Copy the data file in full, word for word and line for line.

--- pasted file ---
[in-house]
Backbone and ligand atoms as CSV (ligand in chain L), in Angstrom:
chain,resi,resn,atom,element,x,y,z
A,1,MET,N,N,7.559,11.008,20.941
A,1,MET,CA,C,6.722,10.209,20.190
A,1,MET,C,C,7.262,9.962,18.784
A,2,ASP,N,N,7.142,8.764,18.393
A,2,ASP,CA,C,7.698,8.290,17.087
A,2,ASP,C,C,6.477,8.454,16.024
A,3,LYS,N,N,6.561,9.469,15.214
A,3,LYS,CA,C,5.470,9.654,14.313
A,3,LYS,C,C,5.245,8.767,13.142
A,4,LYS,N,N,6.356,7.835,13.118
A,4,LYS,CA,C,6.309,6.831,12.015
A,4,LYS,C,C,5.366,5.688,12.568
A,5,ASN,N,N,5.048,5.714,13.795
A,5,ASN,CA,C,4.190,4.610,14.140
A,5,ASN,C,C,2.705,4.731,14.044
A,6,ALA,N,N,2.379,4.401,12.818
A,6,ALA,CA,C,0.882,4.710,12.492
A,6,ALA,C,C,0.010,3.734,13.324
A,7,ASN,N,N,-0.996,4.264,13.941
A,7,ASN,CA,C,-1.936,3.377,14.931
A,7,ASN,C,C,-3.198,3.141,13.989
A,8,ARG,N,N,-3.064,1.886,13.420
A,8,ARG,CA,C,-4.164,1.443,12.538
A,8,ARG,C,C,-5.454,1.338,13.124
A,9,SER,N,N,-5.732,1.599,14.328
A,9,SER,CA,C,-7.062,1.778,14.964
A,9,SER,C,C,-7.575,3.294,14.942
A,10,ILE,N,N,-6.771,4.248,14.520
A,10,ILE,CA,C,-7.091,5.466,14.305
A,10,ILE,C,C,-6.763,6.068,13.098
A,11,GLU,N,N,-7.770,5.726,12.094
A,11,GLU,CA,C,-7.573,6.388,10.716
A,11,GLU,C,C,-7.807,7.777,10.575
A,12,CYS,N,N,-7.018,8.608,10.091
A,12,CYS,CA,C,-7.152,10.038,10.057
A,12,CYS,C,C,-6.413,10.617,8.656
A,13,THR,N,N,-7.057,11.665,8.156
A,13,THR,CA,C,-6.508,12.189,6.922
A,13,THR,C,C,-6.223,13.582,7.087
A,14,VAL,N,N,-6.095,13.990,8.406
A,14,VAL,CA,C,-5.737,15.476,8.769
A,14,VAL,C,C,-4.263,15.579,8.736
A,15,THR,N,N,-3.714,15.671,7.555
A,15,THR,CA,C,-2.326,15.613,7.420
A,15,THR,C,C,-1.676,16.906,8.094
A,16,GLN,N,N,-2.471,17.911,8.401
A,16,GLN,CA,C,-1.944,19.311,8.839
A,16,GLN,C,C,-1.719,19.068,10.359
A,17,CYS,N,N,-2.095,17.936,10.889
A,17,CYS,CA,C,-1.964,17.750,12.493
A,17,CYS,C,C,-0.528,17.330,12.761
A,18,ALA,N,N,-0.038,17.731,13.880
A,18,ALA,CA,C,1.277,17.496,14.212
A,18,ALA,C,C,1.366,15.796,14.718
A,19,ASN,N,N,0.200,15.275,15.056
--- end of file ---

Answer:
[in-house]
Backbone and ligand atoms as CSV (ligand in chain L), in Angstrom:
chain,resi,resn,atom,element,x,y,z
A,1,MET,N,N,7.559,11.008,20.941
A,1,MET,CA,C,6.722,10.209,20.190
A,1,MET,C,C,7.262,9.962,18.784
A,2,ASP,N,N,7.142,8.764,18.393
A,2,ASP,CA,C,7.698,8.290,17.087
A,2,ASP,C,C,6.477,8.454,16.024
A,3,LYS,N,N,6.561,9.469,15.214
A,3,LYS,CA,C,5.470,9.654,14.313
A,3,LYS,C,C,5.245,8.767,13.142
A,4,LYS,N,N,6.356,7.835,13.118
A,4,LYS,CA,C,6.309,6.831,12.015
A,4,LYS,C,C,5.366,5.688,12.568
A,5,ASN,N,N,5.048,5.714,13.795
A,5,ASN,CA,C,4.190,4.610,14.140
A,5,ASN,C,C,2.705,4.731,14.044
A,6,ALA,N,N,2.379,4.401,12.818
A,6,ALA,CA,C,0.882,4.710,12.492
A,6,ALA,C,C,0.010,3.734,13.324
A,7,ASN,N,N,-0.996,4.264,13.941
A,7,ASN,CA,C,-1.936,3.377,14.931
A,7,ASN,C,C,-3.198,3.141,13.989
A,8,ARG,N,N,-3.064,1.886,13.420
A,8,ARG,CA,C,-4.164,1.443,12.538
A,8,ARG,C,C,-5.454,1.338,13.124
A,9,SER,N,N,-5.732,1.599,14.328
A,9,SER,CA,C,-7.062,1.778,14.964
A,9,SER,C,C,-7.575,3.294,14.942
A,10,ILE,N,N,-6.771,4.248,14.520
A,10,ILE,CA,C,-7.091,5.466,14.305
A,10,ILE,C,C,-6.763,6.068,13.098
A,11,GLU,N,N,-7.770,5.726,12.094
A,11,GLU,CA,C,-7.573,6.388,10.716
A,11,GLU,C,C,-7.807,7.777,10.575
A,12,CYS,N,N,-7.018,8.608,10.091
A,12,CYS,CA,C,-7.152,10.038,10.057
A,12,CYS,C,C,-6.413,10.617,8.656
A,13,THR,N,N,-7.057,11.665,8.156
A,13,THR,CA,C,-6.508,12.189,6.922
A,13,THR,C,C,-6.223,13.582,7.087
A,14,VAL,N,N,-6.095,13.990,8.406
A,14,VAL,CA,C,-5.737,15.476,8.769
A,14,VAL,C,C,-4.263,15.579,8.736
A,15,THR,N,N,-3.714,15.671,7.555
A,15,THR,CA,C,-2.326,15.613,7.420
A,15,THR,C,C,-1.676,16.906,8.094
A,16,GLN,N,N,-2.471,17.911,8.401
A,16,GLN,CA,C,-1.944,19.311,8.839
A,16,GLN,C,C,-1.719,19.068,10.359
A,17,CYS,N,N,-2.095,17.936,10.889
A,17,CYS,CA,C,-1.964,17.750,12.493
A,17,CYS,C,C,-0.528,17.330,12.761
A,18,ALA,N,N,-0.038,17.731,13.880
A,18,ALA,CA,C,1.277,17.496,14.212
A,18,ALA,C,C,1.366,15.796,14.718
A,19,ASN,N,N,0.200,15.275,15.056